And I'm so glad they did Duel of the Fates separately from the Star Wars medley because it's one of my very favorites. Make no mistake, The Phantom Menace pretty much blows chunks. I can't even really watch it for Ewan McGregor because his hair looks so stupid in it. Mark and I have seriously debated what order to show our kids the series - Episodes 4-6 and then Episodes 1-3 like we saw them or Episodes 1-6 - and I firmly believe it should be the former just because The Phantom Menace shouldn't be anyone's introduction to the Star Wars universe. But Duel of the Fates with the quick, bouncy, building beats and the kick-ass choral part (which was performed by the Buffalo Philharmonic Chorus) is pretty awesome. If Mark had been there, this is the part where he would've swatted me (lovingly) upside the head because no song makes me air conduct like this one. I did try to keep the flailing to a minimum but I don't know if I was entirely successful.
I admit, when I first looked at the program I said to myself (102nd thing about me: I talk to myself, often and aloud), "No Indiana Jones? What's up with that, BPO?" so I was delighted when we got a piece from Raiders of the Lost Ark as an encore. When it moved from the main theme to the love theme the douchebag behind me insisted - repeatedly and loudly - that it was from Star Wars and the BPO was mixing movies, but he was wrong. It does admittedly start a little bit like Han Solo and the Princess (from The Empire Strikes Back) but it's called Marion's Theme and it's from Raiders, smart guy.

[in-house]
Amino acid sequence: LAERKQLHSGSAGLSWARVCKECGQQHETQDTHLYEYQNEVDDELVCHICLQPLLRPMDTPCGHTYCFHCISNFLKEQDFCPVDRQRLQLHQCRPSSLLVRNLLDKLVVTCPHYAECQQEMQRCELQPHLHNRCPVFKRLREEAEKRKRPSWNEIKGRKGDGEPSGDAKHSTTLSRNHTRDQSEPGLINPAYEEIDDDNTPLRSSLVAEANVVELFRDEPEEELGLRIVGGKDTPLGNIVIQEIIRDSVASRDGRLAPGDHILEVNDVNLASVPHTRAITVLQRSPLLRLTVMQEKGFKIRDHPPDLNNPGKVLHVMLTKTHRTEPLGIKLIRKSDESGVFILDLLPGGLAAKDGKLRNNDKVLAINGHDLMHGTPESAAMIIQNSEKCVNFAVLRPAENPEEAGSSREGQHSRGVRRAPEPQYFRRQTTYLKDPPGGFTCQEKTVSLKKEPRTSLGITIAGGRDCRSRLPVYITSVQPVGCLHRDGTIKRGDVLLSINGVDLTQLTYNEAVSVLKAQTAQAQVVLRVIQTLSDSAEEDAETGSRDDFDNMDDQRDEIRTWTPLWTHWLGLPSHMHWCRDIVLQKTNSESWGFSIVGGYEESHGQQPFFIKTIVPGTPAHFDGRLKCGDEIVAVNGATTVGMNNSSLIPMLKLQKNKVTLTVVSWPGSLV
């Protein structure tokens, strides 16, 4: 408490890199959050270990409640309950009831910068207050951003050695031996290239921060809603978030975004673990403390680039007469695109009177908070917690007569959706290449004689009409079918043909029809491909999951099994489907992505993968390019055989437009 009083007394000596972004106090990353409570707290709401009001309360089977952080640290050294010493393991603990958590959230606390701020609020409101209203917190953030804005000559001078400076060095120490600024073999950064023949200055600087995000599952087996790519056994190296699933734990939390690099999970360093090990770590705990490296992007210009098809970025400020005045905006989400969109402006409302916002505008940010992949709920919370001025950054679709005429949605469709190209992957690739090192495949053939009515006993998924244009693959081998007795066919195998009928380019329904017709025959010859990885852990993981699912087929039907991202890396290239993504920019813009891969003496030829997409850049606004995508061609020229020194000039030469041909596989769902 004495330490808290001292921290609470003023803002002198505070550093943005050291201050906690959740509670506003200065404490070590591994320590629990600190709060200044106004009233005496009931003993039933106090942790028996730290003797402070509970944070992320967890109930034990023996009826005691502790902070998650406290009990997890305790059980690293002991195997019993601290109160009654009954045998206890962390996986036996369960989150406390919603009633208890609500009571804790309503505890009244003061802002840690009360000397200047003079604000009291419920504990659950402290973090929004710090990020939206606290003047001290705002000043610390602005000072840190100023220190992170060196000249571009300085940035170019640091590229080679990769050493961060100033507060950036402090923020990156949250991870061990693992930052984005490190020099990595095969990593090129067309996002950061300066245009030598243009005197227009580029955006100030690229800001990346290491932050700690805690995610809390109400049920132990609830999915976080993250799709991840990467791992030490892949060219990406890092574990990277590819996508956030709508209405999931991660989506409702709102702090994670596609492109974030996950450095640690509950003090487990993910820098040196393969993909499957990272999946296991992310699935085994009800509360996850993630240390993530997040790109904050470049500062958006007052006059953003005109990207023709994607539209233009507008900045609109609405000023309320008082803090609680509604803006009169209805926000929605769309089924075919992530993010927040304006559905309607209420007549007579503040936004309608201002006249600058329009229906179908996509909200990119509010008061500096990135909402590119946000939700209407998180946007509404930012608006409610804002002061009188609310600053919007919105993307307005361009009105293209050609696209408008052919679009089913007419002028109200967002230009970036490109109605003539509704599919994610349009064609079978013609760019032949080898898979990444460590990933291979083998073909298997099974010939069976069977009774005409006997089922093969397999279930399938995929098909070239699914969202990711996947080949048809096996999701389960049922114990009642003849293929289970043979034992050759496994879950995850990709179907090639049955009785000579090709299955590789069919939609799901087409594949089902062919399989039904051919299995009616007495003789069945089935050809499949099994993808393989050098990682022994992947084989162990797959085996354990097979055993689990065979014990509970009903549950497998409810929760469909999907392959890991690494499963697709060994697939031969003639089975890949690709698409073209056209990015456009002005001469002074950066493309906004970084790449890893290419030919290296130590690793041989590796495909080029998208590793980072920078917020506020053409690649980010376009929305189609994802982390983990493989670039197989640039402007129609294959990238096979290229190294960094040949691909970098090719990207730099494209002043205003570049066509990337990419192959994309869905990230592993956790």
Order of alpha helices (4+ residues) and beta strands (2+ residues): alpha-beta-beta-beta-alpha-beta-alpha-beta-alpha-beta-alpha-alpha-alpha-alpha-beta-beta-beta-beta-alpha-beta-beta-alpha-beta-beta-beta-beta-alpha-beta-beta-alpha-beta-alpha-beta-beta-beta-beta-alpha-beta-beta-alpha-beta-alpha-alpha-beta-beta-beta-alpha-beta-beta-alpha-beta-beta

And with a little more applause - there is a lot of applauding at a BPO show, you guys, because people are endlessly standing up and taking bows - the show was really over. I quickly found my car in the now packed parking lot - I'm telling you, it pays to leave the Sabres flag on your car after everyone else has taken theirs down - and headed home, another Buffalo experience complete.